## Efficient Query Performance

The network data model provides more efficient query performance in scenarios where relationships play a crucial role. Traversing relationships in a graph is a natural operation and (in most cases) a trivial affair; the same cannot be said about other types of data model relationships. Graph databases optimized for network models can deliver fast query responses for complex relationship-based queries.

## Better Support for Evolving Data Structures

As data requirements evolve, the network data model provides better support for changing structures. Adding or modifying relationships is often more straightforward in a network model than in traditional models, allowing organizations to adapt to new business requirements more seamlessly.

## Challenges of Network Data Models

While the network data model offers substantial benefits, it also presents several key challenges that organizations should address prior to adoption:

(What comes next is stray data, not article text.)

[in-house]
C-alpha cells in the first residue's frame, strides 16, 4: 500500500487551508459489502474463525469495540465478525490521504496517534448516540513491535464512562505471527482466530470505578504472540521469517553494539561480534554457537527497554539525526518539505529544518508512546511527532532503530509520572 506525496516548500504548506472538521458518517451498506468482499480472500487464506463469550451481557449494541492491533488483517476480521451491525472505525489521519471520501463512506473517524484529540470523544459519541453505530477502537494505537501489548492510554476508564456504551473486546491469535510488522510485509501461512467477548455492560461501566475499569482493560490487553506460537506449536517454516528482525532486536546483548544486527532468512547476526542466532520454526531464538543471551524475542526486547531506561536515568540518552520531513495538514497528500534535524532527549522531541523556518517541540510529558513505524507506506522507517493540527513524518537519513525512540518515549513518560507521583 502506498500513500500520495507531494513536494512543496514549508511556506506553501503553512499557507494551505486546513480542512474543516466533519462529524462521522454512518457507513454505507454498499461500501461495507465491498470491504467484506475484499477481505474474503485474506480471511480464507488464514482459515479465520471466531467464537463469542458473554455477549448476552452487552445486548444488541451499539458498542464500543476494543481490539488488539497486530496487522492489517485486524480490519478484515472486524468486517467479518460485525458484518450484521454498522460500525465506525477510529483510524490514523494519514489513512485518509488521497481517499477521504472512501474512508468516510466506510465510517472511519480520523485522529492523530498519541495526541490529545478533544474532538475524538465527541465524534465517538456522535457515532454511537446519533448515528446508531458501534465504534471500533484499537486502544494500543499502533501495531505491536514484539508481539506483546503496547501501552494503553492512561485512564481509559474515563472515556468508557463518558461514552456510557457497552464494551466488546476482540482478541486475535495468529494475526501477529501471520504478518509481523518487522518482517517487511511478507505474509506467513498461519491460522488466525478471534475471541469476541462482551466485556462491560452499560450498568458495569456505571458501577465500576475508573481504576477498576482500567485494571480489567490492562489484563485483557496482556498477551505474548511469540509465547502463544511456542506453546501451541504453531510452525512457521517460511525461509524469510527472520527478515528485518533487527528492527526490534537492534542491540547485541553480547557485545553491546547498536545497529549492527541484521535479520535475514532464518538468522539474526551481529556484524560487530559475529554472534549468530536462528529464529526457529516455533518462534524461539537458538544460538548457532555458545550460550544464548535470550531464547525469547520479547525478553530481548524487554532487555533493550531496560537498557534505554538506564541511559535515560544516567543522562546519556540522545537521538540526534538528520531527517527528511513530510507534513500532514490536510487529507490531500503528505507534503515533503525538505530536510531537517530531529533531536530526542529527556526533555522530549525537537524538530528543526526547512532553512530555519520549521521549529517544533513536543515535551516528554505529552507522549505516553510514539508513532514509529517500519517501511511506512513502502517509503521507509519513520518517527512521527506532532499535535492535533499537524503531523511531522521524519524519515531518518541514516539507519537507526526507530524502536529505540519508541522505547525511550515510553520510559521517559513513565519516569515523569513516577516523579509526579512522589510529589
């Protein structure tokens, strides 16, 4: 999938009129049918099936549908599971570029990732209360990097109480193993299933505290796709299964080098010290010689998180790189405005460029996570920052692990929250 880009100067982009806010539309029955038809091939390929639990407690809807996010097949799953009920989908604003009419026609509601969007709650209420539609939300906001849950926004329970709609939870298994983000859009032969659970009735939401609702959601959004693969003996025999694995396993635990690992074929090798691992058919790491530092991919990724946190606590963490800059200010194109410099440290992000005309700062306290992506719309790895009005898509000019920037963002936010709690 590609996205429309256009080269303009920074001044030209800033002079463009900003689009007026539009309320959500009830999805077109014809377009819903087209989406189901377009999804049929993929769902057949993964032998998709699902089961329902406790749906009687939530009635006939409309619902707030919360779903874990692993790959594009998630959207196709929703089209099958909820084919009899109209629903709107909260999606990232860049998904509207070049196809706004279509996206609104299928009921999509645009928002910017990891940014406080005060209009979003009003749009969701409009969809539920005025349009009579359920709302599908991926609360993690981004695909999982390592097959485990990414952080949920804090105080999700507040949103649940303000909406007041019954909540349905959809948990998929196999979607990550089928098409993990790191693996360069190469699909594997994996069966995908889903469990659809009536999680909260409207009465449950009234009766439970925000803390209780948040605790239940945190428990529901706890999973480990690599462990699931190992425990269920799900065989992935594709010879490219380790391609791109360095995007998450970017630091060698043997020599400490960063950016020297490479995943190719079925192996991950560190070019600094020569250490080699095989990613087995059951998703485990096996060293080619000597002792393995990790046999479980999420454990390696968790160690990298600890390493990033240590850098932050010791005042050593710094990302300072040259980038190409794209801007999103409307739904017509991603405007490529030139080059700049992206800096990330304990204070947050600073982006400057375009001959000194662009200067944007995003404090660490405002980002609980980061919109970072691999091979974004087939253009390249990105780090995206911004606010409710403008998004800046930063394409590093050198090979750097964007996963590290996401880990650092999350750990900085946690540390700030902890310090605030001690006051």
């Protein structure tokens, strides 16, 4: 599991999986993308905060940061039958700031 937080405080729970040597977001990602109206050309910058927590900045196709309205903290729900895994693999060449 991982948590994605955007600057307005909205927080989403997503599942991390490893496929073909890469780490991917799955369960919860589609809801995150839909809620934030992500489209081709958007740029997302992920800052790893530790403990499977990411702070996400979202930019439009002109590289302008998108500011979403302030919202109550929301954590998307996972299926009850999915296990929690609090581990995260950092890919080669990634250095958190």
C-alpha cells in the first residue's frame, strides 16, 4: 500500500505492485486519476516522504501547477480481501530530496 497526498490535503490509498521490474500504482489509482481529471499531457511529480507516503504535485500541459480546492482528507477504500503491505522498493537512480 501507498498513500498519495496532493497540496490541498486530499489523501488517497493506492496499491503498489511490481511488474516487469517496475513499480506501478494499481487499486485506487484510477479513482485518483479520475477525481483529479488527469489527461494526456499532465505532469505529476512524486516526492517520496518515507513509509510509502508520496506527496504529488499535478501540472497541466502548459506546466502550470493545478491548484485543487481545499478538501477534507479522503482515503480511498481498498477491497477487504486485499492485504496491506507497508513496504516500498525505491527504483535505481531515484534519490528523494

## Complexity in Modeling

Constructing a network data model can be complex, especially when dealing with a large number of entities and intricate relationships. Effective network data model design requires careful consideration of the relationships between nodes, potential redundancy, and the overall structure of the graph.

## Performance Scaling

While network data models excel in handling relationships, their performance can degrade when dealing with large datasets or complex graphs. Scaling a network model to accommodate growing amounts of data requires thoughtful database design and optimization strategies to maintain query performance.

## Lack of Standardization